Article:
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Why You Should Have A Sweetheart Table

This post is where I’m going to convince you to have a sweetheart table at your wedding. What’s a sweetheart table, you ask? Well, besides having the corniest name ever, a sweetheart table is a place to eat dinner for just you and your new spouse. You are sitting with yourselves at your own smaller table at the head of the room facing all of your guests.

The main complaints I hear from couples when deciding upon a sweetheart table are that it’s going to make them feel weird sitting all by themselves and that they want to sit with their friends and family. I get it. But let me convince you otherwise:

Is a table by yourselves going to make you feel weird, like the center attention, out of place, etc? Hi, it’s your wedding. You ARE ALREADY the center of attention. You won’t be able to hide at a table sitting with other people. Might as well live in the moment by embracing being the reason why everyone is gathered in the first place.

Would you rather sit with your family and friends? Bless you if you are currently having no family or friend drama while seating people at your reception. Please tell everyone all of your secrets. There isn’t one couple that I’ve ever worked with that didn’t have at least one parent, grandparent, or friend insinuate that they should be the ones the couple sits next to. Bye bye drama, you are not welcome here, drama. A sweetheart table means that you are giving yourself space from everyone else. The physical space lets you have some mental space away from everyone’s conversations. You’ll sit up there like the kings and queens that you are looking out onto your kingdom.

Photo Pink

Here is a lovely couple that wanted a more lounge feeling to their sweetheart table. We did low tables (so everyone could see her pretty dress), a comfy couch, and a carnation backdrop that hid an ugly built in TV at the venue. LOOK HOW BEAUTIFUL THIS IMAGE IS. No other people crowding the image. Only their genuine laughs at her father’s speech.

Hart and Sol Photography

These love birds, who used records as their table numbers, enjoying a heartfelt moment from a loved one’s toast. Notice the lack of the back of guest’s heads. Isn’t it nice to have some time with yourselves right after you get married? Yes, yes it is.

Back to the family drama, because I can’t emphasize this enough: another benefit of the sweetheart table is that you automatically eliminate weird family drama about who gets to sit closest to the couple. Yep, this is a real thing. You’d be surprised how many mothers of the groom and mothers of the bride are offended that they aren’t both sitting the EXACT distance away from the couple. As if the distance between you and your parents at your wedding reception is somehow a reflection of a lifetime of relationship junk. Hey, maybe it is, but take that whole conversation out of the equation by sitting at a sweetheart table with NO ONE.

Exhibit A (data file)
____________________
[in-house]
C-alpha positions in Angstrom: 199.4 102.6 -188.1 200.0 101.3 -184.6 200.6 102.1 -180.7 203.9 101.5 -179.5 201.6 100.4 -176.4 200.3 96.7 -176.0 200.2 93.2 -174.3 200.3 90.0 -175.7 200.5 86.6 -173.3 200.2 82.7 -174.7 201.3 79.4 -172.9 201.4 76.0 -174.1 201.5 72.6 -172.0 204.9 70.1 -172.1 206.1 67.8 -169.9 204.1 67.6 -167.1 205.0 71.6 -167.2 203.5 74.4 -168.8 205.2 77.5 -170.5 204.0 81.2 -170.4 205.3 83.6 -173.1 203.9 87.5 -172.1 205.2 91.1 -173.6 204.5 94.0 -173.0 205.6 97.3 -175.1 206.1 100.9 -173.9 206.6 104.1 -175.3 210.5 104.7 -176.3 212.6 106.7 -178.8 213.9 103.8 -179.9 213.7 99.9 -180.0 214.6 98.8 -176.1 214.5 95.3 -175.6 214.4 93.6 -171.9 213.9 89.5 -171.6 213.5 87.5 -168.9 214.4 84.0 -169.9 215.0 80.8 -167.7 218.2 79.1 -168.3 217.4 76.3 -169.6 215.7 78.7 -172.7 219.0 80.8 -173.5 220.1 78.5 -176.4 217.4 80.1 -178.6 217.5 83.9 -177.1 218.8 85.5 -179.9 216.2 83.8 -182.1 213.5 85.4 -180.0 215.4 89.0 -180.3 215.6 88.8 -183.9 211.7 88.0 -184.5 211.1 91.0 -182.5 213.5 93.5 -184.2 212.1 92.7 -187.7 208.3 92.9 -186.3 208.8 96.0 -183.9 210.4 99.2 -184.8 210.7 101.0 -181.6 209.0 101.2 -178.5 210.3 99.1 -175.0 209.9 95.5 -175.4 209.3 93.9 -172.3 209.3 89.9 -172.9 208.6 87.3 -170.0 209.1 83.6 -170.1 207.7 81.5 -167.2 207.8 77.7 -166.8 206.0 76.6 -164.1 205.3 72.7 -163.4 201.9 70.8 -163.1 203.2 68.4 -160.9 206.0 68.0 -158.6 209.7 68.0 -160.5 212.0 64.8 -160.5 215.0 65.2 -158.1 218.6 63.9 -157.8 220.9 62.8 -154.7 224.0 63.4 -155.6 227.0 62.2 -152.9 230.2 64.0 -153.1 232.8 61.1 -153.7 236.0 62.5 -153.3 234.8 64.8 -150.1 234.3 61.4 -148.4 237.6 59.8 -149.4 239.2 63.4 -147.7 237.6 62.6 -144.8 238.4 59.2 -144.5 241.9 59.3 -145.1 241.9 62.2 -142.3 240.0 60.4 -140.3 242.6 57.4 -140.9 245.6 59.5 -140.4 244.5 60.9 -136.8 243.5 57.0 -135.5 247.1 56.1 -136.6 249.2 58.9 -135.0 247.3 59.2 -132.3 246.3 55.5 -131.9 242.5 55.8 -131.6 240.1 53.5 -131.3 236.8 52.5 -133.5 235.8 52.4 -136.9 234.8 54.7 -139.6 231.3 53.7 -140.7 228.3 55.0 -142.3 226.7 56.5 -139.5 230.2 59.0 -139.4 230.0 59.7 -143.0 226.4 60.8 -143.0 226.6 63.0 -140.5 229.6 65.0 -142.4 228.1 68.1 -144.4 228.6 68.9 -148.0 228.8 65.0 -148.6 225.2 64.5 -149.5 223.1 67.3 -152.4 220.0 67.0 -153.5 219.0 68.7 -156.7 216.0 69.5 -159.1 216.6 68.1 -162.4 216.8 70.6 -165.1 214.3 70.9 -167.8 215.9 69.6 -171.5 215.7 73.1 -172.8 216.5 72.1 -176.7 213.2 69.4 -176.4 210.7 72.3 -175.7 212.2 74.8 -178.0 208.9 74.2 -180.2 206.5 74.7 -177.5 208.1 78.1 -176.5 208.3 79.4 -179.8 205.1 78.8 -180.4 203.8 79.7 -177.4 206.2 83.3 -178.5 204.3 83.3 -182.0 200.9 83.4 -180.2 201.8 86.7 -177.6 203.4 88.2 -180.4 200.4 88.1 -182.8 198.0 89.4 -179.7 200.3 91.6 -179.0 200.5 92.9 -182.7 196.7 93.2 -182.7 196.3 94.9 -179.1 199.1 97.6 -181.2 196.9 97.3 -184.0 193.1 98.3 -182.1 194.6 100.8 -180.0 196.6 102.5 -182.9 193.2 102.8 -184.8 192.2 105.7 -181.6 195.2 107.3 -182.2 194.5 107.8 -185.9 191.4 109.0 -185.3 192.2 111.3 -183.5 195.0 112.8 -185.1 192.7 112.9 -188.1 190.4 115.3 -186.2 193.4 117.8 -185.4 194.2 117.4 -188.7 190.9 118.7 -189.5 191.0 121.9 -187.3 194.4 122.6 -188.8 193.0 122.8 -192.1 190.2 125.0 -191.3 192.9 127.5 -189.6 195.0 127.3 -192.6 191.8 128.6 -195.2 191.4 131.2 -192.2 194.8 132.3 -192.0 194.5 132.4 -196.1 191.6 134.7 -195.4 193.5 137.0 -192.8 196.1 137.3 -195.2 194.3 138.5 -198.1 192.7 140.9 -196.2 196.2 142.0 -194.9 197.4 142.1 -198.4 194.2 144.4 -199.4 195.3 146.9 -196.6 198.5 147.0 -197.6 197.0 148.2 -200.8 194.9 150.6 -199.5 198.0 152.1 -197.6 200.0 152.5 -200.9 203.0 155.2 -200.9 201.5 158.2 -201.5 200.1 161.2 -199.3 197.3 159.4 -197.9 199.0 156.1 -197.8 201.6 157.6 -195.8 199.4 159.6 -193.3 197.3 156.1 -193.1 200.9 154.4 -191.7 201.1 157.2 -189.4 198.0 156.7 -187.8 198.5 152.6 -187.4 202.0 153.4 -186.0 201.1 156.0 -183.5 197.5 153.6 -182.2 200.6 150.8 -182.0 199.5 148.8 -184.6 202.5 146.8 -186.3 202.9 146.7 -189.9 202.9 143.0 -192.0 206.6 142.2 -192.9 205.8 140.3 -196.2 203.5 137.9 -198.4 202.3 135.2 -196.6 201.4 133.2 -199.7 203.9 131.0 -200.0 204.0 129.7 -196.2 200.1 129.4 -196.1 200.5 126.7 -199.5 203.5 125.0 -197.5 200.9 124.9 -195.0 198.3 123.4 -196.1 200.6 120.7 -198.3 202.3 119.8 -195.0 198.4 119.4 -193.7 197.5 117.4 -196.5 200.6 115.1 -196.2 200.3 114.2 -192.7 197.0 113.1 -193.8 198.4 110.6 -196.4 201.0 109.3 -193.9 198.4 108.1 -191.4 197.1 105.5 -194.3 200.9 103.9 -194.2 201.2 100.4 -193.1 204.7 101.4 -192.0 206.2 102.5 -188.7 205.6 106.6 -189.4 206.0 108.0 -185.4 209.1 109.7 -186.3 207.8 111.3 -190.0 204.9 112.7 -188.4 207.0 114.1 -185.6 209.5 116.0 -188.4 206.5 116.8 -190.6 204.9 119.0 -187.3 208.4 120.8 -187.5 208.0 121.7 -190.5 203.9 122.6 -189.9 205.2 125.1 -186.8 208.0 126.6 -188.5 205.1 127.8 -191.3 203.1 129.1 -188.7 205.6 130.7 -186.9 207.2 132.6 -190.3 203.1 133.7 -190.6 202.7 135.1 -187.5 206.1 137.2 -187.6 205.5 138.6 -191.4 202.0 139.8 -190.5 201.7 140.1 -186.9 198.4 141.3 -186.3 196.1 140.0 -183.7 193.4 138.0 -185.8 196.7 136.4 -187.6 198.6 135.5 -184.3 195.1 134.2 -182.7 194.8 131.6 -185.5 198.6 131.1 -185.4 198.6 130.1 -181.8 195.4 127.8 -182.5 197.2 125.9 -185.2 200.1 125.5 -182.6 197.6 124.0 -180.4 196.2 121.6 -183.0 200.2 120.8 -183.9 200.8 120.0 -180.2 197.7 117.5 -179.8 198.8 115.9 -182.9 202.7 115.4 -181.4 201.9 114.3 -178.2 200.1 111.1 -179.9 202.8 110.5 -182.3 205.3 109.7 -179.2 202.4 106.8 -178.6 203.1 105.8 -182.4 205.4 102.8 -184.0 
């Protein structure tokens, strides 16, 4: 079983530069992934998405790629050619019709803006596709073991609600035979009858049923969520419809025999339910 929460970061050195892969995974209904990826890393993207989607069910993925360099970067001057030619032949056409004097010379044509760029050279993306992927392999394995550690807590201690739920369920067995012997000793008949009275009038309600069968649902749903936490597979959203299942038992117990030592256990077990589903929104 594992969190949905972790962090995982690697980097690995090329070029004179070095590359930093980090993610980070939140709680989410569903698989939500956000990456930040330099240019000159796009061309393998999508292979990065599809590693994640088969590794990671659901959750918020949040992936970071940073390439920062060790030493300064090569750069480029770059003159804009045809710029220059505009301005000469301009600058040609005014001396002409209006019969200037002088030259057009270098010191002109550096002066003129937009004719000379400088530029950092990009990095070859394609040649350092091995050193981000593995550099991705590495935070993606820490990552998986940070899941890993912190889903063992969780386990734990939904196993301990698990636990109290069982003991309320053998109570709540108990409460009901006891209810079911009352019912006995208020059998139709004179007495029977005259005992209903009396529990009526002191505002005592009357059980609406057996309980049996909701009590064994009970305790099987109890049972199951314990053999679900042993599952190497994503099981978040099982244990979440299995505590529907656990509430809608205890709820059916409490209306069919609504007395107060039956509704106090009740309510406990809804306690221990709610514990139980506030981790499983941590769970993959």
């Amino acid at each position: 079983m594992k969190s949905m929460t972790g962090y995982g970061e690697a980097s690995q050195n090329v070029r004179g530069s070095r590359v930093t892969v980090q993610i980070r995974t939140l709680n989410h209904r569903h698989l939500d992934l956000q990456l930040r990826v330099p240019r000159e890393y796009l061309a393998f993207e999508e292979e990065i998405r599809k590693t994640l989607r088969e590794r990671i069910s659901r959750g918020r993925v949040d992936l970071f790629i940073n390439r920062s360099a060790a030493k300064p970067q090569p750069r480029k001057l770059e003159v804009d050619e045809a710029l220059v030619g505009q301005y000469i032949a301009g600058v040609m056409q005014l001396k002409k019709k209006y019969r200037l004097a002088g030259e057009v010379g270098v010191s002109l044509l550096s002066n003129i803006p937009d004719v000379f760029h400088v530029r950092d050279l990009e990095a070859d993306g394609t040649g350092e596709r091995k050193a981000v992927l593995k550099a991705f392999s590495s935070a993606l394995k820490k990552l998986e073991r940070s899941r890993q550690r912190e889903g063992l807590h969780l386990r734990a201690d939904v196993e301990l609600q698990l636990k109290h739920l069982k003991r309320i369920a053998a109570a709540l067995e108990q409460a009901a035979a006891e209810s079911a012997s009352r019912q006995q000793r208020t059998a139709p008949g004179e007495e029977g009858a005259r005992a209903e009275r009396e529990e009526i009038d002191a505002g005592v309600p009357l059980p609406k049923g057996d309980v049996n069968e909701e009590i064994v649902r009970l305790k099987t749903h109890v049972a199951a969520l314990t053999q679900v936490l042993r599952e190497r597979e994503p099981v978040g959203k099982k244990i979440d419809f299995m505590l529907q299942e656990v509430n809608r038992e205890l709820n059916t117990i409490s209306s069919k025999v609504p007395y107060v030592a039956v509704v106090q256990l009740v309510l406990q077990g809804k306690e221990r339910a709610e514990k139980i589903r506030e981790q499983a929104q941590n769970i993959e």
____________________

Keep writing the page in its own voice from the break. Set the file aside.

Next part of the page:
Amber Gress Photography

Again, with the genuine laughter while looking out at all of their best people. Look at all of that extra room for stuff too! Like drinks! And your purse! And cards! And your bridal bouquet!

Katie Osgood Photography

Sometimes, we get creative while flipping the ceremony room to the reception space. That blue and green geometric installation was their ceremony backdrop. It turned into the backdrop for their sweetheart table during the reception. Double duty decor!

Levi Stolove Photography

Honestly, the scale of this sweetheart table that we did is off. The table is too small and the centerpiece is too big. Lesson learned. BUT – putting weird scale things aside, look how this couple gets a front row show to everyone’s speeches and toasts. Such a lovely moment. If they were at a round table with everyone else, there would be heads, drinks, plates, phone, purses, etc, crowding up the shot. Here we simply have a cute couple with a sparkly table linen enjoying their reception.

Zoe Rain photography

This table was for two brides at a colorful, Indian wedding. I love how this photo is a perfect example of the view you’ll have from your sweetheart table. You can see all of your best people! They can see you!

Look, you aren’t chained to your chairs either. Eat some food, get up and mingle with your guests, get a drink from the bar, do more mingling. The beauty of having your own table is when you need a moment to rest in peace you have a place to do it.

What do you think? Did you have a sweetheart table at your wedding? Are you on the fence?

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How to Get Started Designing Your Wedding

You are engaged! Yay! Happy day! After you’ve bought all the wedding magazines, bookmarked all the blogs, followed all the instagram accounts, and dove headfirst into The Knot and Weddingwire, it’s time to think about design. As I’m sure you can guess, the design is my favorite part. Grab your wedding planning binder and open up your Wedding Planning google drive folder, let’s talk visuals.

Every wedding has a design. Whether you think that wedding design is part of the dreaded wedding industrial complex or not, you are going to have to make design decisions for your invites, your dress, and your flowers. Minimal is a design aesthetic, as is opulence. Wedding design might be down low on your personal priority list, that’s cool, but let’s get at least an understanding of the design choices you’ll have to make while planning this event.